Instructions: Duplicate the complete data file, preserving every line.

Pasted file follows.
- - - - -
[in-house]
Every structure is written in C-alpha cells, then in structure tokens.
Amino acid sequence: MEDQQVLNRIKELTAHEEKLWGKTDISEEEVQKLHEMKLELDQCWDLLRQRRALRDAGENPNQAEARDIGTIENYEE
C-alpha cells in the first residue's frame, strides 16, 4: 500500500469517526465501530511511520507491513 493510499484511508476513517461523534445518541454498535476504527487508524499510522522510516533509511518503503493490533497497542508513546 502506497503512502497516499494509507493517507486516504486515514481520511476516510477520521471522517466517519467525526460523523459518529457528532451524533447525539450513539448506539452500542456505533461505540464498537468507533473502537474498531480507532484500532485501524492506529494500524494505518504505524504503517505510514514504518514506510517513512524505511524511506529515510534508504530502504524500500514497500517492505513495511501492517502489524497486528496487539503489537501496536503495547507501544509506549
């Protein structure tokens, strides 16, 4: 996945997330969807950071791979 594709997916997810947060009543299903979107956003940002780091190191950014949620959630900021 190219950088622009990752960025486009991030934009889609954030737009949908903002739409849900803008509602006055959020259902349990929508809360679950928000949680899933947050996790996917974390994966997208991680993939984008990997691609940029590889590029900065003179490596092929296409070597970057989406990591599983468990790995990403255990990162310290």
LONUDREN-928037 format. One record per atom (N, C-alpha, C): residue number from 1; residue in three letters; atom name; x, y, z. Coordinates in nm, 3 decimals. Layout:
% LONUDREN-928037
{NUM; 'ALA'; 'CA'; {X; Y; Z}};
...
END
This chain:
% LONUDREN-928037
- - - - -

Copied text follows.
[in-house]
Every structure is written in C-alpha cells, then in structure tokens.
Amino acid sequence: MEDQQVLNRIKELTAHEEKLWGKTDISEEEVQKLHEMKLELDQCWDLLRQRRALRDAGENPNQAEARDIGTIENYEE
C-alpha cells in the first residue's frame, strides 16, 4: 500500500469517526465501530511511520507491513 493510499484511508476513517461523534445518541454498535476504527487508524499510522522510516533509511518503503493490533497497542508513546 502506497503512502497516499494509507493517507486516504486515514481520511476516510477520521471522517466517519467525526460523523459518529457528532451524533447525539450513539448506539452500542456505533461505540464498537468507533473502537474498531480507532484500532485501524492506529494500524494505518504505524504503517505510514514504518514506510517513512524505511524511506529515510534508504530502504524500500514497500517492505513495511501492517502489524497486528496487539503489537501496536503495547507501544509506549
């Protein structure tokens, strides 16, 4: 996945997330969807950071791979 594709997916997810947060009543299903979107956003940002780091190191950014949620959630900021 190219950088622009990752960025486009991030934009889609954030737009949908903002739409849900803008509602006055959020259902349990929508809360679950928000949680899933947050996790996917974390994966997208991680993939984008990997691609940029590889590029900065003179490596092929296409070597970057989406990591599983468990790995990403255990990162310290």
LONUDREN-928037 format. One record per atom (N, C-alpha, C): residue number from 1; residue in three letters; atom name; x, y, z. Coordinates in nm, 3 decimals. Layout:
% LONUDREN-928037
{NUM; 'ALA'; 'CA'; {X; Y; Z}};
...
END
This chain:
% LONUDREN-928037